The Philippine Competition Commission (PCC) can now do surprise inspections on businesses under investigation for suspected involvement in anticompetitive practices.
The PCC got a boost from the Supreme Court after it issued rules governing the conduct of searches and inspections. The issuance enabled the implementation of Section 12(g) of the competition law, strengthening the PCC’s capacity to carry out dawn raids on entities alleged of breaching antitrust regulations.
Under the Philippine Competition Act, the PCC is permitted to inspect business premises and other offices, land and vehicles used by a firm, and where the agency reasonably suspects that documents relevant to the investigation, such as books and tax records, are kept, in order to prevent these files from getting removed, tampered with or destroyed.
However, as the initial line of Section 12(g) states, the antitrust regulator can only conduct such inspections “upon order of the court.” With the SC issuance, the PCC can carry out dawn raids on suspected businesses starting November 16.
Dawn raids, or surprise inspections, are widely used among competition authorities globally to uncover pieces of evidence in aid of investigation and prosecution of anticompetitive deals and practices, particularly cartels and abuses of dominant position.
PCC Chairman Arsenio M. Balisacan explained the agency can now intensify its case building against competition law violators with the rules on dawn raids in place. Information subject to inspection are books, tax records, documents, papers, accounts, letters, photographs, as well as files stored in computers and gadgets.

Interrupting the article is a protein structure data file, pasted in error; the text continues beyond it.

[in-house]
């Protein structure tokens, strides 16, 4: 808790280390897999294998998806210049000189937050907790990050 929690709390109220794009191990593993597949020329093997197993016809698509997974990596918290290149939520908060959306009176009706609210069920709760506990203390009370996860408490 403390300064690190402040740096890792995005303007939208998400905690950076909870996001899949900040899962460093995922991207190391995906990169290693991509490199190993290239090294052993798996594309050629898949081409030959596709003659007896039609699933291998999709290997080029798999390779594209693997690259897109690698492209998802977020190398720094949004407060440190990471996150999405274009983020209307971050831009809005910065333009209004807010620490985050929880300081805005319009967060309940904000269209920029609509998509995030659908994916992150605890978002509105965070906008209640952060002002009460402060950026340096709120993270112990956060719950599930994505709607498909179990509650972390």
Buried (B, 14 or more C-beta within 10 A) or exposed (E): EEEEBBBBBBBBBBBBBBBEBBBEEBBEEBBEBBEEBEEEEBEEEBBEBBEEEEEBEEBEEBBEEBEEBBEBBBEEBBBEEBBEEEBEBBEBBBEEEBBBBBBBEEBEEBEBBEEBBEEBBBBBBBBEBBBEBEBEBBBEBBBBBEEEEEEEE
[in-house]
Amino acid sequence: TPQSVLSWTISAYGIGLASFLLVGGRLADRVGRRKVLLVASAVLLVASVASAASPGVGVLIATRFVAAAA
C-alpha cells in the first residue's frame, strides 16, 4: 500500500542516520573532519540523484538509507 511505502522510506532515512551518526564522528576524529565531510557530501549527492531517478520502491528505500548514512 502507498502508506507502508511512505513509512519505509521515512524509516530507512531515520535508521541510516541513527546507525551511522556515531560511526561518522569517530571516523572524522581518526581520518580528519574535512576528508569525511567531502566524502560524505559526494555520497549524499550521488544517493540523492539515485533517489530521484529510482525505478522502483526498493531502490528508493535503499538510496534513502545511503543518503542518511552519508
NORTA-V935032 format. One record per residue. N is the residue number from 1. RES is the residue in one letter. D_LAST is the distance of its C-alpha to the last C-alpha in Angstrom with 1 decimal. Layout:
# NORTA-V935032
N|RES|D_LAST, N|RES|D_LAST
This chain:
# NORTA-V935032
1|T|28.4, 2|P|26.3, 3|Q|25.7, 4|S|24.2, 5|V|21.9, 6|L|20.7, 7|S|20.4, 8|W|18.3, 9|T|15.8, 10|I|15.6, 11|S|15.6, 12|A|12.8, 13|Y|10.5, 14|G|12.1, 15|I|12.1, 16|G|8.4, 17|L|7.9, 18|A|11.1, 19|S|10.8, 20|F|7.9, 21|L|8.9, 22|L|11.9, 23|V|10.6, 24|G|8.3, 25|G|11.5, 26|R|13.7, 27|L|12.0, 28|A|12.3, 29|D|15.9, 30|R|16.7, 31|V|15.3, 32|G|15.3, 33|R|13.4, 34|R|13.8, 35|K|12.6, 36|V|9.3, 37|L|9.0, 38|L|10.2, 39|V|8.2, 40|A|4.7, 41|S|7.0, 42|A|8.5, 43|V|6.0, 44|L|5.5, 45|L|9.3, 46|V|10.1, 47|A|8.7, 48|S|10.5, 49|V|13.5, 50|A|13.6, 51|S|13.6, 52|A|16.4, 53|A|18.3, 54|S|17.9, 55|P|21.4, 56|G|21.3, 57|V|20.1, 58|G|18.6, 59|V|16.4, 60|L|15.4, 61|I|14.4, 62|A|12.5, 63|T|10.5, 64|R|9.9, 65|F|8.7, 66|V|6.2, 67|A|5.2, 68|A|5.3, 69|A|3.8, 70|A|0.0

Balisacan said surprise inspections are crucial in investigating businesses allegedly involved in anticompetitive practices, such as cartels, which can jack up prices and hurt consumer interests.
“Cartels operate on clandestine agreements or so called gentleman’s agreements that ultimately affect prices and hurt consumer welfare. With the rules on dawn raids now in place, this will intensify PCC’s case building, uncover anticompetitive behavior and pin down such white- collar crimes covered by the Philippine Competition Act,” Balisacan said in a statement last Friday.
Any person or entity who fails to comply with an inspection order may be cited for contempt in court that can result in fine, imprisonment, or both.
Inspection orders applied at special commercial courts in Quezon City, Manila, Makati, Pasig, Cebu, Iloilo, Davao and Cagayan de Oro can be executed across the country. Otherwise, the inspection order can only be enforced within the territorial coverage of the special commercial court that issued it.
Balisacan expressed his gratitude to the high court for issuing the rules on dawn raids, saying it expanded the PCC’s available tools to go after competition law violators.
“The PCC extends its profound thanks to the Supreme Court for strengthening our armory of investigative tools to detect, investigate and prosecute anticompetitive agreements and conduct. The rules strike a balance between due process and public interest in enforcing the competitive law,” the PCC chief said.
Dawn raids can be maximized by the PCC in its investigation of anticompetitive practices in the rice sector, which the agency is watching closely for possible collusion or abuse of dominant position from within its players, particularly middlemen.
Balisacan last week said the competition body is intensifying its probe on rice to identify if the sector is infested by cartels. Competition officials find it irregular that palay prices are declining at a steep rate but retail prices are not.
He said the implementation of the rice trade liberalization law should cheapen the staple to as low as P27 per kilogram, but prices have yet to come near that level nearly eight months after the measure was passed in March.